Problem storing random number of bits to a byte.

Hi, Hope you all are fine. I facing problem that I have a sensor whose values I have to store in arduino, so I use data compression technique similar to huffman coding. SO now I am facing problem that for example first value of sensor after data compreesion is 11 in bits after that the other value come like 101 in bits after that 10 in bits. So I have store these three values of sensor in one byte B11101100. I also uses bit manipulation techniques and able to 2 sensor values in one byte 2 nibbles, but I have to store more then that but could not able to find solution :(

Why use compression? Seems like an odd choice of solution.

If you need to store a lot of data, just set up something, like an SD card that can handle lots of data.

-jim lee

Yeah you are right but my project condition is that to store efficiently in Arduino memory.

Basically the data is stored efficiently in the arduino till when the wirless access point is not in the range, as it is in the range it will send all the data to the server.....

Which Arduino, and what memory do you have in mind?

Arduino UNO and storing in heap memory, using ring buffer.

So, your sensor can return one of a number of discrete values, say 0,1,2,3 or 4. You want to (or you have to, because it looks like a school exercise) pack these most efficiently in a buffer. You have developed a encoding scheme, say :
0 is represented by 00
1 is represented by 10
2 is represented by 11
3 is represented by 010
4 is represented by 011

So, let’s say the buffer is empty and is 3 bytes long
xxxxxxxx xxxxxxxx xxxxxxxx

The sensor returns a 4, encoded as 011) so the buffer is now:
011xxxxx xxxxxxxx xxxxxxxx

The sensor returns a 1, (encoded as 01) so the buffer is now:
01101xxx xxxxxxxx xxxxxxxx

You have to maintain an index into the buffer indicating the next free position. Initially it is 0. When it gets to 23 it wraps round back to 0 because you have said it is a circular buffer.
You can use bitWrite() to write individual bits into the bytes of the buffer (bear in mind that the left most, that is the high order bit, is bit 7 and the rightmost bit is 0. If the buffer is short, say 4 bytes you could also use another data type, say uint32_t (an unsigned long), for the whole buffer.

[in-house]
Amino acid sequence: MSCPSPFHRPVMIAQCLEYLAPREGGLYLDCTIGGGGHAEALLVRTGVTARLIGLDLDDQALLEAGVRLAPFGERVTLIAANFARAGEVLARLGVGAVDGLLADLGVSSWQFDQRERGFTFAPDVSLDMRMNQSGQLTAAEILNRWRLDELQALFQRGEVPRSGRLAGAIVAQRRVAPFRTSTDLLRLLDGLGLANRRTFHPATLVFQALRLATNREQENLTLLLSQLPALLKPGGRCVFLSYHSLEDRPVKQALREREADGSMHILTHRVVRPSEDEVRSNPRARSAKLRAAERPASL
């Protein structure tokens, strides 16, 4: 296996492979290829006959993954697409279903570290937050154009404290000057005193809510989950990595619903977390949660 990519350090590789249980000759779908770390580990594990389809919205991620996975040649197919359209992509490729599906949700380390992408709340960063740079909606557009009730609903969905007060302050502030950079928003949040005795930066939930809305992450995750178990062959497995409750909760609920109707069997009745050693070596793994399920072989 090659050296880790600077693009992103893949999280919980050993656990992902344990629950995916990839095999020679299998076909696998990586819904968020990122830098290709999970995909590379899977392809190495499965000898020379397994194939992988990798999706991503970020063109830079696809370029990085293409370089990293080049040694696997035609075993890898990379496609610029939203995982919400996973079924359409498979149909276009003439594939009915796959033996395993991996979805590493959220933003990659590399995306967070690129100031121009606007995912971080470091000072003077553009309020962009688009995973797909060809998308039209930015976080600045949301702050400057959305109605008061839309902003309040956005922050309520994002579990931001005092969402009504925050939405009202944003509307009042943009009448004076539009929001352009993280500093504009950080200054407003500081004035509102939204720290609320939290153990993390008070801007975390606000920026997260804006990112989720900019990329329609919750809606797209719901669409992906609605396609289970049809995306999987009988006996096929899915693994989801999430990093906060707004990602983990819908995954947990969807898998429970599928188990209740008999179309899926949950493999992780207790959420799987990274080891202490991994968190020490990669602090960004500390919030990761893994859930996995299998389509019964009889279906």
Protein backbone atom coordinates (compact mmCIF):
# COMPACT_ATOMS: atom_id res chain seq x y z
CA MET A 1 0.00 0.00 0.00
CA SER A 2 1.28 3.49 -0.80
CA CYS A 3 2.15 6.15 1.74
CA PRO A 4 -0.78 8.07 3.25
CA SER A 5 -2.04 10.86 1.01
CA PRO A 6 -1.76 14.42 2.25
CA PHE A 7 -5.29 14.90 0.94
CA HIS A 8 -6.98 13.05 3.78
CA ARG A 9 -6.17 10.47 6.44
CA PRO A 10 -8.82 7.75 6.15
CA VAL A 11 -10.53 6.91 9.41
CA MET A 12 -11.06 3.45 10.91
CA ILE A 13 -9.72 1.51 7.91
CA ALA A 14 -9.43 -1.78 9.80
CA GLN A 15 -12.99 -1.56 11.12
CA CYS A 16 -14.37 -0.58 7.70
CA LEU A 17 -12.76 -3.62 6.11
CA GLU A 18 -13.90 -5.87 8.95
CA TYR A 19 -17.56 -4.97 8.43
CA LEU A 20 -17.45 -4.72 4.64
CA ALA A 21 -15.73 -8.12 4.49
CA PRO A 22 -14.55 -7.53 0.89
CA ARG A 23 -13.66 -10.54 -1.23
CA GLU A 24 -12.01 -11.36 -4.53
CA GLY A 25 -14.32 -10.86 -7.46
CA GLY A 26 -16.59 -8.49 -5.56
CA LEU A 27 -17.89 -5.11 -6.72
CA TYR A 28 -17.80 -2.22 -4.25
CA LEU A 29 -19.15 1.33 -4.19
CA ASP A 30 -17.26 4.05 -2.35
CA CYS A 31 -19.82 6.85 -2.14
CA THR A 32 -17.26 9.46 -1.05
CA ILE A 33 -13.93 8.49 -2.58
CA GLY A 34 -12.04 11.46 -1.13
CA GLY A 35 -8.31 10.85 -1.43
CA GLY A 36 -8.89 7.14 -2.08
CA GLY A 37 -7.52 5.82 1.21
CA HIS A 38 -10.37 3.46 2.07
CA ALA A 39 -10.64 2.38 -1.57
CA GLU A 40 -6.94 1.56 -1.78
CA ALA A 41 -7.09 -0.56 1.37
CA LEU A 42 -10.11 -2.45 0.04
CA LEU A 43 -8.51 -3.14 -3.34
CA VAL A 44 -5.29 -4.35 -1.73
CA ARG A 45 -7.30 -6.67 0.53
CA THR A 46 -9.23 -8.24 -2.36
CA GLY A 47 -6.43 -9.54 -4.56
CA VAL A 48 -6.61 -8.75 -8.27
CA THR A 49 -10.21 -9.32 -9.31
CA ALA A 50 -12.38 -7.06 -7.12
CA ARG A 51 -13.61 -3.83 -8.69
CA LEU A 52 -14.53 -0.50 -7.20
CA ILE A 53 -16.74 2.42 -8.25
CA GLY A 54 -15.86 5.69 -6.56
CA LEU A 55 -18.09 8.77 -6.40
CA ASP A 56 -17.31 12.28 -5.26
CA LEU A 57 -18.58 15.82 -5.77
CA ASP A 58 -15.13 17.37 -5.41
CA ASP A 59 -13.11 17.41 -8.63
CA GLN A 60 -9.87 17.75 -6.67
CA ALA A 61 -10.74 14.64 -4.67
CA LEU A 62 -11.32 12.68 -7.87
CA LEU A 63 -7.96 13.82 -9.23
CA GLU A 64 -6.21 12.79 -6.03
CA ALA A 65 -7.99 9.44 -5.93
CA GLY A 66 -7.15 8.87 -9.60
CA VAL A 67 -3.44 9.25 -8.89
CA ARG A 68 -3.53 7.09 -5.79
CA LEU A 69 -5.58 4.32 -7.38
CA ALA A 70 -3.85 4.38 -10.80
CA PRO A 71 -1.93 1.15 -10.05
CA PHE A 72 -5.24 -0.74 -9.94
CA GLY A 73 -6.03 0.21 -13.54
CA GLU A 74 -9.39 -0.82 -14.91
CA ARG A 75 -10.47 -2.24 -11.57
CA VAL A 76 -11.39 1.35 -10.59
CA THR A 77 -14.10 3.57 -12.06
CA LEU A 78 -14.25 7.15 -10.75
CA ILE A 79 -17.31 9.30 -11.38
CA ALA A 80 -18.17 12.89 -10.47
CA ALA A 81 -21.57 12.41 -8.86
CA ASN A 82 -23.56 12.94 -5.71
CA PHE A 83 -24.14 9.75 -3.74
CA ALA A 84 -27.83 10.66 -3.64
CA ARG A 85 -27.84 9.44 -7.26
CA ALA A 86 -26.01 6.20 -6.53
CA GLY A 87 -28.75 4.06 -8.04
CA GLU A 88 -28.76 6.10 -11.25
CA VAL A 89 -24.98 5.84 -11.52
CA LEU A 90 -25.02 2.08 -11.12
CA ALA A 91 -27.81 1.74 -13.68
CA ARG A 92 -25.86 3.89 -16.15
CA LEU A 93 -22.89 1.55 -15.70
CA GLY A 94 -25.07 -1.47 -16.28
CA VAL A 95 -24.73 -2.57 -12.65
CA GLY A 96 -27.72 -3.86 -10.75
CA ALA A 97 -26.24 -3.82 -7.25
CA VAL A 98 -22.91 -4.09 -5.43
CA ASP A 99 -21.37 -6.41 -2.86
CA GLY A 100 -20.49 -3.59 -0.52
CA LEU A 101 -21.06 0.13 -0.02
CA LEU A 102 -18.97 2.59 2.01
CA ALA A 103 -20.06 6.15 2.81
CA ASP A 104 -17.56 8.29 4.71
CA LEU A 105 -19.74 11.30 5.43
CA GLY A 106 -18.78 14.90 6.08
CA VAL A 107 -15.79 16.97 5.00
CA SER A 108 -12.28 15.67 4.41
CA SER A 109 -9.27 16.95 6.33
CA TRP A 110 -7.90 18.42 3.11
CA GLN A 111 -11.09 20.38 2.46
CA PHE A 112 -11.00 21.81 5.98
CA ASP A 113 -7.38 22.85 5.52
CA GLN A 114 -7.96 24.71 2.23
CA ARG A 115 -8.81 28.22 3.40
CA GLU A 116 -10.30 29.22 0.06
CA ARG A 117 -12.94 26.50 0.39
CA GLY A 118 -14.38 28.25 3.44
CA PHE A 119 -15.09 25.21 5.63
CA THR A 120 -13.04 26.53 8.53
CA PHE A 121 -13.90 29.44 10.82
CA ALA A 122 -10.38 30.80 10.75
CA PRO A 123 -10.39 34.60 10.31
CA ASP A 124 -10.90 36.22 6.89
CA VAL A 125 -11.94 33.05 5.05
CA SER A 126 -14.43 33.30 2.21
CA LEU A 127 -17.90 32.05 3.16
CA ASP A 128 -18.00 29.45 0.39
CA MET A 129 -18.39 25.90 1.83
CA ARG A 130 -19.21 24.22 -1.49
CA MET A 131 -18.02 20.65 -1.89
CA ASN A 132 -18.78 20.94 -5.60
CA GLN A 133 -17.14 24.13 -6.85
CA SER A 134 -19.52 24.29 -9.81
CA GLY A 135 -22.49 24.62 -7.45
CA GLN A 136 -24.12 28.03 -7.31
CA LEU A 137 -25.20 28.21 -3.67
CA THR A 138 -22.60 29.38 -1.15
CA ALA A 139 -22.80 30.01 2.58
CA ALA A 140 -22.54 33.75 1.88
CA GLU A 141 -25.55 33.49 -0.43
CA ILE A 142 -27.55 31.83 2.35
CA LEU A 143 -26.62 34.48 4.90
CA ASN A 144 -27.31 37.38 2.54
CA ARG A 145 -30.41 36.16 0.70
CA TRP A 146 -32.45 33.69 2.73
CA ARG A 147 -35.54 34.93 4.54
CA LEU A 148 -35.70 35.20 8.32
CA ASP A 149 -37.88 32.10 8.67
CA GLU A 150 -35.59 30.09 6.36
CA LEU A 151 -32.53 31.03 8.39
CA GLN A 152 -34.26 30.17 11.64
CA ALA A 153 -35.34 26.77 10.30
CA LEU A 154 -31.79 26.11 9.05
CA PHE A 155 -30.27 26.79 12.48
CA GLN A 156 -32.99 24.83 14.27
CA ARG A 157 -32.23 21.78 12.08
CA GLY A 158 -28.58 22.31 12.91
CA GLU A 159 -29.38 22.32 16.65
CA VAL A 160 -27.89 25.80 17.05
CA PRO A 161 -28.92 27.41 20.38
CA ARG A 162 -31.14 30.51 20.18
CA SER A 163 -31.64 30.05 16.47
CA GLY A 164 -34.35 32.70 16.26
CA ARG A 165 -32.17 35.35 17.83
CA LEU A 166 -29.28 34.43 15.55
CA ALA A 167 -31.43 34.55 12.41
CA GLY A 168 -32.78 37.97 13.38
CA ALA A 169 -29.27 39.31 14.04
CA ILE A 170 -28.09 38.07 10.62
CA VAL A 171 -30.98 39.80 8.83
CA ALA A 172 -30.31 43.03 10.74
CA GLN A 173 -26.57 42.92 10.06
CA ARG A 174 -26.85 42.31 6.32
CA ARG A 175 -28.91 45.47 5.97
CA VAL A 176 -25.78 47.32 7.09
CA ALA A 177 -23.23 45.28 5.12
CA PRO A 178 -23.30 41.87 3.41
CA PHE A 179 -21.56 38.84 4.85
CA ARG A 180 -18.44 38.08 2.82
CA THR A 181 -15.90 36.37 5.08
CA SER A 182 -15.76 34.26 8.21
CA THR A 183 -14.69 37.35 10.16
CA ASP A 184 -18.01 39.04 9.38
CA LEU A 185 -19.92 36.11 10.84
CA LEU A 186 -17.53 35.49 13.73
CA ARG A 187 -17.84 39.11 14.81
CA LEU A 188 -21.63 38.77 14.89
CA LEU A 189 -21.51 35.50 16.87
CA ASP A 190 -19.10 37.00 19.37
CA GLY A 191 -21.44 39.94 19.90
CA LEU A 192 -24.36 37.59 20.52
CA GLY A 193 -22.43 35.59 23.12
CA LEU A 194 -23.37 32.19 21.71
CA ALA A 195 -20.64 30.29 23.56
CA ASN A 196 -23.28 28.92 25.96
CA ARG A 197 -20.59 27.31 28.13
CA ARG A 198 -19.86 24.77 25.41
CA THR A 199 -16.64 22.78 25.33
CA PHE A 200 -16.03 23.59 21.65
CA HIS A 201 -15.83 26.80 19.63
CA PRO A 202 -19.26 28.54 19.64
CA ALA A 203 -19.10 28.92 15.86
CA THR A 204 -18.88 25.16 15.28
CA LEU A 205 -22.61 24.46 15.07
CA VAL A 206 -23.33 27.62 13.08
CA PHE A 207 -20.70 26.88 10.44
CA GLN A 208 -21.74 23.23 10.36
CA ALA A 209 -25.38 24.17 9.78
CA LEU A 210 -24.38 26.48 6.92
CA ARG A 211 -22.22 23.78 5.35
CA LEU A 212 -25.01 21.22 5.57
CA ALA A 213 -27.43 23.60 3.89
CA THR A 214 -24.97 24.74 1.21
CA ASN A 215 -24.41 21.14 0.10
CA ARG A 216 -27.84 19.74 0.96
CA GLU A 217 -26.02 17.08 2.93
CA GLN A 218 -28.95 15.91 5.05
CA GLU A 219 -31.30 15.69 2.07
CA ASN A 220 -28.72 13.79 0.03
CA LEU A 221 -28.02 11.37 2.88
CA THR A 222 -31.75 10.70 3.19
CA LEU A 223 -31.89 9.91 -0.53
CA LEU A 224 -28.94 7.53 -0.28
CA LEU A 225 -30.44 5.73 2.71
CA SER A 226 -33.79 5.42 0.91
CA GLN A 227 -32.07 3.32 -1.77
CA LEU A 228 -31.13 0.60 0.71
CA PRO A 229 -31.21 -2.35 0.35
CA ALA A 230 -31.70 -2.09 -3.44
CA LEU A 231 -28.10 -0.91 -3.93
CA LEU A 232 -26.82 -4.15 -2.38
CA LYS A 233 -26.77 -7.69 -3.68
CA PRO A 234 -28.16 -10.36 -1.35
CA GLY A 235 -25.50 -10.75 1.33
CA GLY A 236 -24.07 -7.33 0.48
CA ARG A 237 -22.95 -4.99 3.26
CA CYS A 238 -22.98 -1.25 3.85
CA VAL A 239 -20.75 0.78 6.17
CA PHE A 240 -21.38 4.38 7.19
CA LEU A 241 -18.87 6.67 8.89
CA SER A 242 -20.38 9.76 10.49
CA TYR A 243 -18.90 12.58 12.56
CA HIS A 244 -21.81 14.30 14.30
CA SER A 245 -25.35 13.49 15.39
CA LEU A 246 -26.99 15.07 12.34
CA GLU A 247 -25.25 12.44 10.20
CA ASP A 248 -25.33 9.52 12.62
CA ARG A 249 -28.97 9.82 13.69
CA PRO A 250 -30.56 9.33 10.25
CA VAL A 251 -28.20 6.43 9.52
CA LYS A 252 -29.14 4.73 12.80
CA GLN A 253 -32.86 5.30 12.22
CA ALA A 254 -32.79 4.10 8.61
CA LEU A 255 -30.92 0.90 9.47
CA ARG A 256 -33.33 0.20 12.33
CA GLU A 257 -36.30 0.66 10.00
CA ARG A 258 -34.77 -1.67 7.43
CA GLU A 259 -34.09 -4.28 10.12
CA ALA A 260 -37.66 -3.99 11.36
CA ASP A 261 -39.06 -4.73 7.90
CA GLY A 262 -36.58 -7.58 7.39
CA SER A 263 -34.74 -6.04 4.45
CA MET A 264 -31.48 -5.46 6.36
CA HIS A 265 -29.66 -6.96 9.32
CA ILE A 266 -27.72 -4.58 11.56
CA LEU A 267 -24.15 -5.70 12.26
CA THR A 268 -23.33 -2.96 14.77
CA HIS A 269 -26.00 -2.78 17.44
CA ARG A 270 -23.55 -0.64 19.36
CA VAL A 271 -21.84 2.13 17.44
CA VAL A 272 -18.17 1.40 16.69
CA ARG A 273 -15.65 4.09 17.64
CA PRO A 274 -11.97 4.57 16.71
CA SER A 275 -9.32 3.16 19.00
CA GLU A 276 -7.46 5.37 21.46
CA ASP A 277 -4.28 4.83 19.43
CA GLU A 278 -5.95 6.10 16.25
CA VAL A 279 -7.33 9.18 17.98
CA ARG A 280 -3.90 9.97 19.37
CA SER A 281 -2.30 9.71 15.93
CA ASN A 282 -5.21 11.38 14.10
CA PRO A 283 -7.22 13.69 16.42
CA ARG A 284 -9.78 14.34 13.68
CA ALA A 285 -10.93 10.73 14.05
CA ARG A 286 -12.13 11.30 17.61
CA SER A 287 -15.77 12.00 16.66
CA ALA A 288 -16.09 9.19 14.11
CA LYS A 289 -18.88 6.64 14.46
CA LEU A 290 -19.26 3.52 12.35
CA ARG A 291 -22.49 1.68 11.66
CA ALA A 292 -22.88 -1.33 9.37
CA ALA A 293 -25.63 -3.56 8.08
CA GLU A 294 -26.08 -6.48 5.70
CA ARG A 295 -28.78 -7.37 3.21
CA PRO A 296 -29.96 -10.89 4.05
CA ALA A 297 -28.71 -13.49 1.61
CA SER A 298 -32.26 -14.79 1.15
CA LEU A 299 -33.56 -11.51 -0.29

You have to handle crossing byte boundaries, where a value you write spans two bytes.
The exercise becomes even more complex when you have to also read from the buffer.
Normally, a circular buffer is implemented as a queue where you are adding new data at the head and removing it from the tail, checking when you add that the buffer is not full and, conversely, that it is not empty when you read from it. If the exercise goes so far, you’d develop functions such as add(), take(), isFull(), isEmpty() and then you are really getting good.

Thank you for a brief explanation. So there are some problems with my concept or my limited knowlegde with arduino,

  1. As you said as an example…
    0 is represented by 00
    1 is represented by 10
    2 is represented by 11
    3 is represented by 110
    4 is represented by 011
    So arduino will store it as 1 byte so I have to read the high bits of a byte like for example for 1, B00000010, so I am storing this value in a byte variable “P” by shifting B00000010 << 6 , so the resultant is B10000000.
    Now I have to store the next value which is 3 for example which is B00000110 so now I have a problem that how can I know that the variable “P” have to store the value from index 2 so that the resultant will be B10110000, that is my problem…

The code below is that, I simply made a manual Huffman tree with specific frequencies. First I am serching for the highest frequency , then get its index number and if the sensor value is equal to that index it will store a specific compressed value. So after that I have to store it in a byte because arduino minimum data type you can play with is byte so I have to store it in byte efficiently, that is my problem I am facing.

byte Huff(byte K){
int freq[]={5,2,3,4,4,3,2,1};
int first = freq[0];
byte firt=0;
byte K=0;
byte secd=0;
byte thrd=0;
byte frth=0;
byte fift=0;
byte sixt=0;
byte sevt=0;
byte Code=B00000000;
byte chk=0;
int fir {};
 Serial.begin(9600);
 
 for(int i=1;i<8;i++){
   if(first<freq[i]){
     first=freq[i];
      firt=i;
      
      }
      if(first==freq[i+1]){
       chk=(i+1);
      
   }
   }
if(K==firt || K==chk){
 Code=B00000000;
}
   
   Serial.println(firt);
   Serial.print("chk: ");
   Serial.println(chk);
   int secnd=0;
   for(int i=0;i<8;i++){
     if(freq[i]>secnd && freq[i]<first){
       secnd=freq[i];
       secd=i;
     }
   }
     for(int i=0;i<8;i++){
     if(freq[i+1]==secnd){
       chk=(i+1);
       Serial.print("ma yeahn");
      Serial.print("chk: ");
   Serial.println(chk);
   }
   }
   if(K==secd || K==chk){
 Code=B00000011 ;
}
   Serial.println(secd);